Paintearth extends electrical contract with Unified Energy by four years

County of Paintearth council went over their contract with Unified Energy at their regular council meeting on Tues. Sept. 15.

The county was in year four of their five-year contract with an expiration of Dec. 31, 2021.

Administration had been approached by the company to participate in the Rural Municipalities Association (RMA) public tender in which they can choose either a 3-year term or a 4-year term. 

Council chose four years as prices are going up, ranging from 5.5 cents to 5.8 cents per kilowatt.

Hand sanitizer distribution

The question of where to give the recent purchase of bottles of hand sanitizer was brought to council for some discussion.

Spray bottles have become a hot commodity as the company who the county went through was only able to fulfill 1,740 bottles out of a requested 5,000.

The product was to be given out at various businesses for distribution within the county to encourage good hand hygiene for all residents given our current climate dealing with COVID-19.

Coun. Blumhagen had previously sent an email to the rest of the councillors back on July 24 proposing that $1 or $2 be asked for each of the bottles of sanitizer with the proceeds to go to the local food banks or the handi-bus.

The nominal fee of $1 or $2 is considerably cheaper than purchasing it in a store and a local store indicated that they were not opposed to selling ours especially if it went to a good cause.

A variety of places was mentioned from councillors on top of the local food banks like the schools in the area, Family and Community Support Services (FCSS), senior centres, hospitals and so on.

Council directed administration to come back with a distribution plan for the next council meeting.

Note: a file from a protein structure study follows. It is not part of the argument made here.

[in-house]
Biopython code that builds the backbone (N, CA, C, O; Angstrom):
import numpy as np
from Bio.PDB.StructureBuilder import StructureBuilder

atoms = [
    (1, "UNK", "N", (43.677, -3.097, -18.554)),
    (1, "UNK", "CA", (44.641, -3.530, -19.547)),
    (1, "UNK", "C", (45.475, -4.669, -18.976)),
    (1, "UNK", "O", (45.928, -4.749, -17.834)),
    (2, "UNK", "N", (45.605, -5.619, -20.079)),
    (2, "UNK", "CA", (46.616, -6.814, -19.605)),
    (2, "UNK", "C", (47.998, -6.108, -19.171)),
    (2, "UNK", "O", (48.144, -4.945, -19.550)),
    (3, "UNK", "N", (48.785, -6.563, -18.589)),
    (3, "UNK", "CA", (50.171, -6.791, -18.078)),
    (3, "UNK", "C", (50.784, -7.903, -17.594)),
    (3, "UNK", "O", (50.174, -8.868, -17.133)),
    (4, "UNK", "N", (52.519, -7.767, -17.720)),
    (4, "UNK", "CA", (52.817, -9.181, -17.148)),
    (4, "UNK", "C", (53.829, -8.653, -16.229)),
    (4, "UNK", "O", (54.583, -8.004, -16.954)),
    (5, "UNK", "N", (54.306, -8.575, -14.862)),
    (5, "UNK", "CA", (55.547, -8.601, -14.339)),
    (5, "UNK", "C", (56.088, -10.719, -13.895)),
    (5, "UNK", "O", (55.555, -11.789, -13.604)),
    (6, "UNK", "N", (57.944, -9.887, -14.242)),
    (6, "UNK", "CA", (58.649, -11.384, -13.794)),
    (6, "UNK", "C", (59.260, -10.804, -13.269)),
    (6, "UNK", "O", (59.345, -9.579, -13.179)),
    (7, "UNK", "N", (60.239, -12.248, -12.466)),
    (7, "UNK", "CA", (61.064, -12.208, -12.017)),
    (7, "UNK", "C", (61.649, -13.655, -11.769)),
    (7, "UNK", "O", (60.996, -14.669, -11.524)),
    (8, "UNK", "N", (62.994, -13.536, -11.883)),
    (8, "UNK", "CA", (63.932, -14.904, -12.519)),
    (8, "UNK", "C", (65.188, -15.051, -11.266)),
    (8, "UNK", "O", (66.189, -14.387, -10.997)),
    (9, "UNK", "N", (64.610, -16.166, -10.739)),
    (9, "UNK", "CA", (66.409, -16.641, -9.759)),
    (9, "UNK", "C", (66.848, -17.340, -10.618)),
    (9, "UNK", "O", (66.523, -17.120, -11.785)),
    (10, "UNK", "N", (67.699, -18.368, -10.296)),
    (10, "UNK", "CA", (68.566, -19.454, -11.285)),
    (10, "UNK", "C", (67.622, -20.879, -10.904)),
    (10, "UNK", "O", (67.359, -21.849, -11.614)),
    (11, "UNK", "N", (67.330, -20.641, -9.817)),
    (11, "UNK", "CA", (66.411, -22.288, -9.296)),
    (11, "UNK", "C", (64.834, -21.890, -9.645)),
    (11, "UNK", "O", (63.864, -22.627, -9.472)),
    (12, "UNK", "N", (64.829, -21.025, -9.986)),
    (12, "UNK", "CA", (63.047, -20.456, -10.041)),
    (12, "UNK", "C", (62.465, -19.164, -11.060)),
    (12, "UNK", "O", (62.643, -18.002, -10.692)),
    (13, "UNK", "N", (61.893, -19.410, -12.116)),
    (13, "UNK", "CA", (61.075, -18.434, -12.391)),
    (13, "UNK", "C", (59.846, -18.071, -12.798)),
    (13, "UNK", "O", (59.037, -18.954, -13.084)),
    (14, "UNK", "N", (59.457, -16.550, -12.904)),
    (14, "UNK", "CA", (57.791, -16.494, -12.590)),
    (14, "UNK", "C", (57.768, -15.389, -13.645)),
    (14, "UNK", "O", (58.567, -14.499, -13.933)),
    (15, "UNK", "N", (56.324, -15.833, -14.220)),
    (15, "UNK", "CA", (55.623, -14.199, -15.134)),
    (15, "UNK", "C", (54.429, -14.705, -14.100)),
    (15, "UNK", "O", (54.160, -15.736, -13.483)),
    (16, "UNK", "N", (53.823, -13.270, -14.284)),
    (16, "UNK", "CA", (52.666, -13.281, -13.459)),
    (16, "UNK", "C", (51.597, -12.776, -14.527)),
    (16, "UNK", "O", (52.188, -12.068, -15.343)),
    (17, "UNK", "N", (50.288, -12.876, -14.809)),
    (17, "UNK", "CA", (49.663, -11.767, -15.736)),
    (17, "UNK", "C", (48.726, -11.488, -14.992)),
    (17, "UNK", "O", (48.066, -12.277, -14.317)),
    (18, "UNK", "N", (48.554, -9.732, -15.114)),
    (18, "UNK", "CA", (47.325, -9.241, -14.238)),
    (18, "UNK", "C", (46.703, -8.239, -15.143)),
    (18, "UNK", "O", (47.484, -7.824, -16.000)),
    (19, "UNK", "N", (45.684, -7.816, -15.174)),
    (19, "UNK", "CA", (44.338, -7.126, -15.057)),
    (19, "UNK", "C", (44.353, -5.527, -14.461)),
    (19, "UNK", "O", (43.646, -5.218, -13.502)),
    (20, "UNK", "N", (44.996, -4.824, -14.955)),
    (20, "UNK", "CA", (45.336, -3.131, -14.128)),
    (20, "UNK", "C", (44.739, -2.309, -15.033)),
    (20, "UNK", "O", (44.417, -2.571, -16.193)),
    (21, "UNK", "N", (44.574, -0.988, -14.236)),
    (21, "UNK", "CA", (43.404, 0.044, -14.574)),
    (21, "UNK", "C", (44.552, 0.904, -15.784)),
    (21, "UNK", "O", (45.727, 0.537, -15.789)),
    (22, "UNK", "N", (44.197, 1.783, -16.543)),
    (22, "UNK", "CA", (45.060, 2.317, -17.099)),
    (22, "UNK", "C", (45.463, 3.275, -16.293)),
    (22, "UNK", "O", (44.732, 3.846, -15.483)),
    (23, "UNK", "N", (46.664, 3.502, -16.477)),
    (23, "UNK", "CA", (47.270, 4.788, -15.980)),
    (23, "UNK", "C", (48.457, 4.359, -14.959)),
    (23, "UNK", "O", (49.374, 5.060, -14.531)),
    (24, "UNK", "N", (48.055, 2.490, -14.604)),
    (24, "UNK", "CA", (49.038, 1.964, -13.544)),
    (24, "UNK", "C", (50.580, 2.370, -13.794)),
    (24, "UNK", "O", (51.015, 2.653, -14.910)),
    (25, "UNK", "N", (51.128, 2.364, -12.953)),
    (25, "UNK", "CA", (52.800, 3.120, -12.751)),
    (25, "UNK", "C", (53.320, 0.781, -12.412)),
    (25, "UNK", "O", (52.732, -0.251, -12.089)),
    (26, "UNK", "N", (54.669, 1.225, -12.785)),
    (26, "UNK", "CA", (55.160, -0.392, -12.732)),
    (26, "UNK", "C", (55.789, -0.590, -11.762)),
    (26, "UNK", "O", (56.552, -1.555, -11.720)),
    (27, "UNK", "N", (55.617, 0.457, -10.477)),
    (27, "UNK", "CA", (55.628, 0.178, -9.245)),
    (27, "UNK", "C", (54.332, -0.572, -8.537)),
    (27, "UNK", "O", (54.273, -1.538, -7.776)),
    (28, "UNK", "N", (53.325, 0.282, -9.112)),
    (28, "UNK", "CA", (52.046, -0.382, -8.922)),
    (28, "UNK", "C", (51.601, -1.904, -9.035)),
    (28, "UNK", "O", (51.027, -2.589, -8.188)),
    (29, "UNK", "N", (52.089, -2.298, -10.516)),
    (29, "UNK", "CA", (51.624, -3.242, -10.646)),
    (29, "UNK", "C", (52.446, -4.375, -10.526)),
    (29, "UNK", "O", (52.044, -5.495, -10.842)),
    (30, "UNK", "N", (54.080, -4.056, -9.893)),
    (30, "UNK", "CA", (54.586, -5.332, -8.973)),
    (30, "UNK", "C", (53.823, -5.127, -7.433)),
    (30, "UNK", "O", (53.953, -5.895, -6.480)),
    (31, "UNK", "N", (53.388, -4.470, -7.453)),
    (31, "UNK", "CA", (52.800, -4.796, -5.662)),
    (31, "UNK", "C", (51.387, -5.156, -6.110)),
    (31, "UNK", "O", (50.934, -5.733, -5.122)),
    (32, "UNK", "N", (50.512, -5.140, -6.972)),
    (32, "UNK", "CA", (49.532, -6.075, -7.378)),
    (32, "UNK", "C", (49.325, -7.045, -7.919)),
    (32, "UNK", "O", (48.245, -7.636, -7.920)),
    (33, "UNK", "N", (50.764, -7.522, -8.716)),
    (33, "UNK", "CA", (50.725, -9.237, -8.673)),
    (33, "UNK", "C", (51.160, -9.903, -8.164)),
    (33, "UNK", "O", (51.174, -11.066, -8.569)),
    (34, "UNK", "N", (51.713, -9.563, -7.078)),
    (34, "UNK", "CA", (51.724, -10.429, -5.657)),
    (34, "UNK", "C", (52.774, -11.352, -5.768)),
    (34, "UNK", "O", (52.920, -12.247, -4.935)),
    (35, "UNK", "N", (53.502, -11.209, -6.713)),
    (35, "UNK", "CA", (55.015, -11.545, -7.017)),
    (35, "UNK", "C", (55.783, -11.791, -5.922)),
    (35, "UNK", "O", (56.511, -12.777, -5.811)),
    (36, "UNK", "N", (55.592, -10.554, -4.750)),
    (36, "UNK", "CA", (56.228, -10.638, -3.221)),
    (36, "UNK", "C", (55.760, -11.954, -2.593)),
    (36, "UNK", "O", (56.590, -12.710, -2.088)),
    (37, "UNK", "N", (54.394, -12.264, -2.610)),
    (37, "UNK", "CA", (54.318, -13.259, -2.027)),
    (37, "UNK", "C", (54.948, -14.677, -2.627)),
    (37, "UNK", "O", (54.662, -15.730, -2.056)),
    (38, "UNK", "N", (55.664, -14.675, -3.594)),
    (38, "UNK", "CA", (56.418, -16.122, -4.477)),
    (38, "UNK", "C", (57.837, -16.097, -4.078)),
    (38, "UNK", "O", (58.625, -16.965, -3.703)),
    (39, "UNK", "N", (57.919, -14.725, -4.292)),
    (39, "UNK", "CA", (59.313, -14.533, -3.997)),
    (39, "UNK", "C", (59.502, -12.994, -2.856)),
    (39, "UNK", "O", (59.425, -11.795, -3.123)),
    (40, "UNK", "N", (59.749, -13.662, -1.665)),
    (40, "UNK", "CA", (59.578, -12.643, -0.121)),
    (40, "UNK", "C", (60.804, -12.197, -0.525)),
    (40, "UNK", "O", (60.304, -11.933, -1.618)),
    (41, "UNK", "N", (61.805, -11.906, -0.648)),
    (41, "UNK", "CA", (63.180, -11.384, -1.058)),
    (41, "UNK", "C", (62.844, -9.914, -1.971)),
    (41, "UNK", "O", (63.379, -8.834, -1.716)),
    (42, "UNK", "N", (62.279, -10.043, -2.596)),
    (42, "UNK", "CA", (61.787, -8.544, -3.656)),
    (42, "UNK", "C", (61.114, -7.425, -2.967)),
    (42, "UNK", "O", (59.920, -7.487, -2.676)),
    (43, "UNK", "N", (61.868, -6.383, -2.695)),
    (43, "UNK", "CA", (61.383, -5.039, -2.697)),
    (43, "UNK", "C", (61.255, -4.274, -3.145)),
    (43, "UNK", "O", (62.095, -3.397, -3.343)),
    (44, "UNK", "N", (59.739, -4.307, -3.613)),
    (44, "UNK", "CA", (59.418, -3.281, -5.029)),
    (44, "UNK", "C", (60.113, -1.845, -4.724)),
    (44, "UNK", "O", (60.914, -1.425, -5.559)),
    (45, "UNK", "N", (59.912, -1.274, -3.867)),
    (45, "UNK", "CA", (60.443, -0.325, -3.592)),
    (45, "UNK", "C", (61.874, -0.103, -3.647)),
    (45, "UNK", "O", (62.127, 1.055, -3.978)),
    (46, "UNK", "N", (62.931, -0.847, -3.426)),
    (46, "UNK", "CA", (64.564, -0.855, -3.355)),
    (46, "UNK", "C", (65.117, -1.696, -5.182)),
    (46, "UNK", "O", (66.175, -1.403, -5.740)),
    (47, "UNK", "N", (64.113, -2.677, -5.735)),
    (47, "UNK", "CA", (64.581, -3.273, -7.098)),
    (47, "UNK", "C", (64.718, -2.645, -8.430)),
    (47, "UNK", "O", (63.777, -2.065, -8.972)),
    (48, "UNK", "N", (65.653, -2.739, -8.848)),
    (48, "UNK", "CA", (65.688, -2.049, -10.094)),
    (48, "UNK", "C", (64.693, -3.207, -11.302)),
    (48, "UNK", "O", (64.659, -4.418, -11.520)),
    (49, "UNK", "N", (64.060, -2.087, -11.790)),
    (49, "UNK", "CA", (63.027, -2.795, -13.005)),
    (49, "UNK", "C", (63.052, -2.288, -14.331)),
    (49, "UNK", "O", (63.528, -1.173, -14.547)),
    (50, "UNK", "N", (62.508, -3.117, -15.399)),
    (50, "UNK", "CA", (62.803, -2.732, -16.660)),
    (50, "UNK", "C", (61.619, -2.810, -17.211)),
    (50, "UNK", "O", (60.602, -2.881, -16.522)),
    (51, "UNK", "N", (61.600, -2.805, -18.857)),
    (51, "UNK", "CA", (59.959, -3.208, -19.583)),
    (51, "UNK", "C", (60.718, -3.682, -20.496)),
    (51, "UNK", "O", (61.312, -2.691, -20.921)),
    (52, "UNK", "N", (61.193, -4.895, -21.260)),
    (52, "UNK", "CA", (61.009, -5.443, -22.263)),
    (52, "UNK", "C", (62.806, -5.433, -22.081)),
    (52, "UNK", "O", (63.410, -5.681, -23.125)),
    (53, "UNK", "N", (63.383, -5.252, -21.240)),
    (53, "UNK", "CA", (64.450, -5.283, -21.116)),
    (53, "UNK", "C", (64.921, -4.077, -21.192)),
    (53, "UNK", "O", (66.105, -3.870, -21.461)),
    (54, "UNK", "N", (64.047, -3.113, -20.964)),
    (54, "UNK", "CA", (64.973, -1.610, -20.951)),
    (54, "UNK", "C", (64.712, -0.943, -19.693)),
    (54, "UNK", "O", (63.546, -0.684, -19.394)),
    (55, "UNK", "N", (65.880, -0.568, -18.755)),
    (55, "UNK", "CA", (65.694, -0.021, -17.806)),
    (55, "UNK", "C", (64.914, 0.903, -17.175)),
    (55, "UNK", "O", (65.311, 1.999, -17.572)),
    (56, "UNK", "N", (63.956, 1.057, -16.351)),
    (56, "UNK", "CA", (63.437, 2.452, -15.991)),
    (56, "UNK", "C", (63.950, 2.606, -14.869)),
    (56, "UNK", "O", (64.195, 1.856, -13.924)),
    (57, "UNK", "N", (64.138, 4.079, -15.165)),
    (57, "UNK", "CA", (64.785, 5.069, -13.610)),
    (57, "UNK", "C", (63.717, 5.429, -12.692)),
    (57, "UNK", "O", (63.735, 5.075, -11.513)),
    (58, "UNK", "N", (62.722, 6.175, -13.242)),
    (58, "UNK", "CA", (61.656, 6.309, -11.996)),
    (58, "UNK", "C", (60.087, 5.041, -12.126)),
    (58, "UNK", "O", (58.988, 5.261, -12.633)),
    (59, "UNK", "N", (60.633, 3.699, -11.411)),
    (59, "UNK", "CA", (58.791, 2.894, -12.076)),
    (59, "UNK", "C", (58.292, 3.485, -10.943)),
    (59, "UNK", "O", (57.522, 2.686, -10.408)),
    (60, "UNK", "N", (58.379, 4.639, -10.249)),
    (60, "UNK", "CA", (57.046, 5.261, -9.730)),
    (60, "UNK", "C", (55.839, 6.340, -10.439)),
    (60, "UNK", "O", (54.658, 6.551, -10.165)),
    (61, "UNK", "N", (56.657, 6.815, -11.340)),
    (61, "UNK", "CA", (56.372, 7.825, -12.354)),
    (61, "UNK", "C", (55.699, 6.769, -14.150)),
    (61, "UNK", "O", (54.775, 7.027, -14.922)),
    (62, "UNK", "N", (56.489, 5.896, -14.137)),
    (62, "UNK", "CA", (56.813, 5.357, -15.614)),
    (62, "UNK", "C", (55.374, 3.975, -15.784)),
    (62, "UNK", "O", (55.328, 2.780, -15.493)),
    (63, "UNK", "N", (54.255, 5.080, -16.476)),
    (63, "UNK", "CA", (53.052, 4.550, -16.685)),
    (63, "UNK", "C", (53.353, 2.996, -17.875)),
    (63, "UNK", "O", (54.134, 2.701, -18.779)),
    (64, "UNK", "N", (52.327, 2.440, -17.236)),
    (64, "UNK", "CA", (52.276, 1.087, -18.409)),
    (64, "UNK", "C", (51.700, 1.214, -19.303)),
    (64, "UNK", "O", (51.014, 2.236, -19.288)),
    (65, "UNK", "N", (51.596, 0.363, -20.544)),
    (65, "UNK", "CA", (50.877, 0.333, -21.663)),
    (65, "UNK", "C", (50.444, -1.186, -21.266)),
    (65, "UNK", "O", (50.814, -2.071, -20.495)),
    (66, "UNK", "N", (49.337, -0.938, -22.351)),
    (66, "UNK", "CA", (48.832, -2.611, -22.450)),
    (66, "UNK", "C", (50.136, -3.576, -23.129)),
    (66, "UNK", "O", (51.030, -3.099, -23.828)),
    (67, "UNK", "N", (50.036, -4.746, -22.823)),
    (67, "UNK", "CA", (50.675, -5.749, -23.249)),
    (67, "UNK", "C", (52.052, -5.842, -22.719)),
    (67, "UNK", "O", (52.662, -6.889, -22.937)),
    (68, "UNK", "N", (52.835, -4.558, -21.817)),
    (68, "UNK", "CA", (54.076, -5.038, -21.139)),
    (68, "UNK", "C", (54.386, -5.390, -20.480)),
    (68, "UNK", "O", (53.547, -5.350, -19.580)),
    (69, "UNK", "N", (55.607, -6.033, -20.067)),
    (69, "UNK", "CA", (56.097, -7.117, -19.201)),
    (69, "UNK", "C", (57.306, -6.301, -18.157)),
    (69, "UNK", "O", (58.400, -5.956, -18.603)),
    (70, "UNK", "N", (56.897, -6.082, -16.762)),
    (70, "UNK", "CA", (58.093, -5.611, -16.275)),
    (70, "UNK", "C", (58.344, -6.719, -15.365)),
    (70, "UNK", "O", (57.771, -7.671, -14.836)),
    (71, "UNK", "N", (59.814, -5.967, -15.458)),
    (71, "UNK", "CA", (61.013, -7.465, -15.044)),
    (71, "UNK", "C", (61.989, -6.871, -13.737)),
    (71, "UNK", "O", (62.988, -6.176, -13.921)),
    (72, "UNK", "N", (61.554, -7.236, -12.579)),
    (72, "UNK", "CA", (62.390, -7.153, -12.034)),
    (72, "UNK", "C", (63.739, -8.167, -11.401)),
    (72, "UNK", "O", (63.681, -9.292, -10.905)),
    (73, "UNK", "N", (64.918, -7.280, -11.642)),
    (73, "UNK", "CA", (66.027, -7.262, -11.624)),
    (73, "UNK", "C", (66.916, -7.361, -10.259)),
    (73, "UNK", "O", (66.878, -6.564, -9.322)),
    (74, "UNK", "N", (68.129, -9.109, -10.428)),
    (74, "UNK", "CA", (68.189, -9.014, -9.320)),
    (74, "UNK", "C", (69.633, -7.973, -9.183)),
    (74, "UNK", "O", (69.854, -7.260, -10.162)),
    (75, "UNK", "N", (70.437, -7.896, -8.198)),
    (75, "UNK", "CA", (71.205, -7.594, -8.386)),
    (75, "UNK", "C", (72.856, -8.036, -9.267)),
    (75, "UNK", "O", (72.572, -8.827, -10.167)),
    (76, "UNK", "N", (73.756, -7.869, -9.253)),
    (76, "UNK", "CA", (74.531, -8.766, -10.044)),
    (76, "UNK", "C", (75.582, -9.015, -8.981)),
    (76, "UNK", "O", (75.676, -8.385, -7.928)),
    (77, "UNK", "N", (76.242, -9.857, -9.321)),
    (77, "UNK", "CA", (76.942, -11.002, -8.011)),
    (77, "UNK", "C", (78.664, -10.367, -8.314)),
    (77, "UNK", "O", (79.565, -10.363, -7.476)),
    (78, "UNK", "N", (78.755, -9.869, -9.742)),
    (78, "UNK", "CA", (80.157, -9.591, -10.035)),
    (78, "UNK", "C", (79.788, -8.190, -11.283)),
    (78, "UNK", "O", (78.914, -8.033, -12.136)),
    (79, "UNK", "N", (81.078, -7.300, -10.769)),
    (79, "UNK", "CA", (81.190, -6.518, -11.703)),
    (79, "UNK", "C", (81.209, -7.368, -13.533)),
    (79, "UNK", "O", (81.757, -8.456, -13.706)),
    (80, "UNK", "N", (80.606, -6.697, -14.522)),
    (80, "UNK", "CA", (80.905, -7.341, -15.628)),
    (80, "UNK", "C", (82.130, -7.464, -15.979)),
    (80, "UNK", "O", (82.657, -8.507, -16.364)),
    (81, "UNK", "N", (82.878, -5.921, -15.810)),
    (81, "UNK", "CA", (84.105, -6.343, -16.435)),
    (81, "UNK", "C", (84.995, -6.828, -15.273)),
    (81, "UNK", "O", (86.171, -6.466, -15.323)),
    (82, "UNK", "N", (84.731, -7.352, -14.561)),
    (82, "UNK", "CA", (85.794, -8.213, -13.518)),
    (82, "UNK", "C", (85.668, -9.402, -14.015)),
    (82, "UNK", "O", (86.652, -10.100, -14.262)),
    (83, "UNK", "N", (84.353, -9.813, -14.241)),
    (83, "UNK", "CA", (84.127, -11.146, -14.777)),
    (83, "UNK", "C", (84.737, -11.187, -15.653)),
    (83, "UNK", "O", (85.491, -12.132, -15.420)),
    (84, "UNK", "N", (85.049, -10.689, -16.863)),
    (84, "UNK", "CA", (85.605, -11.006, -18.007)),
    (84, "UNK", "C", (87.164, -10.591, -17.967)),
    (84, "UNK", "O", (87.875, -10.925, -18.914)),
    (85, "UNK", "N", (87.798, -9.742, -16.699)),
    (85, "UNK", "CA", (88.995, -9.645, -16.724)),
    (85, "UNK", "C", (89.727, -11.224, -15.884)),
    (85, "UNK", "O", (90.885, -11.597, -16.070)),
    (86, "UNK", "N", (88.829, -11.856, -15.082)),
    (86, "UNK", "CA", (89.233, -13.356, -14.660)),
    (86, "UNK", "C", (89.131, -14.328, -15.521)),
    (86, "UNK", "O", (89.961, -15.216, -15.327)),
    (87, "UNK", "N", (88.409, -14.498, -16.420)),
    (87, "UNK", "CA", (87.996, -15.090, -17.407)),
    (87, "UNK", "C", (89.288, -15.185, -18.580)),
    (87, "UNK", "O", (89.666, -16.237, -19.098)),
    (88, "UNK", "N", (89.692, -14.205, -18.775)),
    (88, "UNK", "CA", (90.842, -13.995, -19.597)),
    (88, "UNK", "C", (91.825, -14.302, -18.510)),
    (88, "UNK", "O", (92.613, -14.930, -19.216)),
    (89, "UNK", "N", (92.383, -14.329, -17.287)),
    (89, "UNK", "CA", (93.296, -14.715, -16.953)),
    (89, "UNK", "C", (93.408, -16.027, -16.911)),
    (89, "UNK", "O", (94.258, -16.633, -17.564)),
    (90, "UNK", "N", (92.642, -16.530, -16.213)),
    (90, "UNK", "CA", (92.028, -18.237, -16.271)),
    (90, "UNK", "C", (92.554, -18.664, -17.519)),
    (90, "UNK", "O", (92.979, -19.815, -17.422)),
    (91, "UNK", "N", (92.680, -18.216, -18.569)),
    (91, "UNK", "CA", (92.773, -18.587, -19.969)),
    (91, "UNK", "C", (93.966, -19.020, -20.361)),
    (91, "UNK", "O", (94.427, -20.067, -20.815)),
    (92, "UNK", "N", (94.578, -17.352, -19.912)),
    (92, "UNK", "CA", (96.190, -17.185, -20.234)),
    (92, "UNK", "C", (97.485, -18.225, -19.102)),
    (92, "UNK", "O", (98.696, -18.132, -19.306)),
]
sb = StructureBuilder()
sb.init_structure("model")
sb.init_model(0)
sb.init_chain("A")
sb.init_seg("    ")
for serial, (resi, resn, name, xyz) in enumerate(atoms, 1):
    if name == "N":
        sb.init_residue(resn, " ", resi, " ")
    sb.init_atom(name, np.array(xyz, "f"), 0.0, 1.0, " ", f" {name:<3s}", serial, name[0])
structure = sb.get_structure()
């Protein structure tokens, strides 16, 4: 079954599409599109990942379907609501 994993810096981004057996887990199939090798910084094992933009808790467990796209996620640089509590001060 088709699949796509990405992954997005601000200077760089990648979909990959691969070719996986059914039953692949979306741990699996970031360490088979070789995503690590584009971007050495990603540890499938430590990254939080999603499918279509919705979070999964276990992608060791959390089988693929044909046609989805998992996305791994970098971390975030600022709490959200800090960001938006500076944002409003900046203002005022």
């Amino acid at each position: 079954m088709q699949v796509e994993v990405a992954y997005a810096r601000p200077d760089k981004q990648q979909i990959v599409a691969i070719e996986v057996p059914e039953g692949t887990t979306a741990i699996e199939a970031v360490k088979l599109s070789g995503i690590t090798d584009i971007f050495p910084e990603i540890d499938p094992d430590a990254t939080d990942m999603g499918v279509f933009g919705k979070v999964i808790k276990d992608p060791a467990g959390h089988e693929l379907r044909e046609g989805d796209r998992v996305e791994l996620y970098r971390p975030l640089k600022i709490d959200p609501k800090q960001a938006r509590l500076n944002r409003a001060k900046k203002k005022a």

The cost per bottle came in at $3.28 and included the cost of $300 for the county’s label that had to be submitted and meet requirements from Health Canada.

The total cost of the project was $5,996.97.

Long range financial plan

During strategic planning amongst council and staff, it was outlined in the strategic planning objective that a long term financial plan including an asset management plan would be completed by the end of 2021.

In discussions with other municipalities since then, they found that a long range financial plan would cost between $50,000 and $60,000 to hire a third-party consultant to complete the plan.

They would interview staff, councillors and other municipalities in the area and then review the budget and financial information, demographic trends, mill rates and so on.

This information would then be collected and  brought back in a  report which would include a five-year budget and recommendations for improving financial stability.

“I don’t know how anyone could in this time,” said Coun. Diane Elliott.

Council chose to table the matter for now as money has become tighter in recent years, especially with the changes of the pandemic.

Mine road closure

Westmoreland Mining submitted a road network they wished to close at the Paintearth Mine. 

The main purpose of this was to provide landowner access to reclaimed lands within the mining area.

The company asked for council permission, which was granted at the regular meeting, to give the roads back to public roads.

The mine will survey and provide as-built road plans for all current and future roads that do not fall in a specified road allowance.

Councillors mentioned they were also okay with leaving the tunnel over Sec. Road #855 as is.


Terri Huxley

ECA Review

About the author

Terri Huxley

Terri grew up on a grain farm near Drumheller, Alberta with an eye for the beautiful and uncharted. Living in such a unique and diverse area has helped her become the photographer and reporter she is today.

Coming from the East Central region getting this newspaper on her dinner table growing up, it helped her understand the community she now serves.

In May 2019, Terri was awarded Alberta Weekly Newspaper Association (AWNA) Canada's Energy Citizens Photographic Awards Sports Action – First Place as well as first for the same sports action image nationally with the Canadian Community Newspaper Association (CCNA). Fast forward to 2020, she has won second in the same category for the AWNA.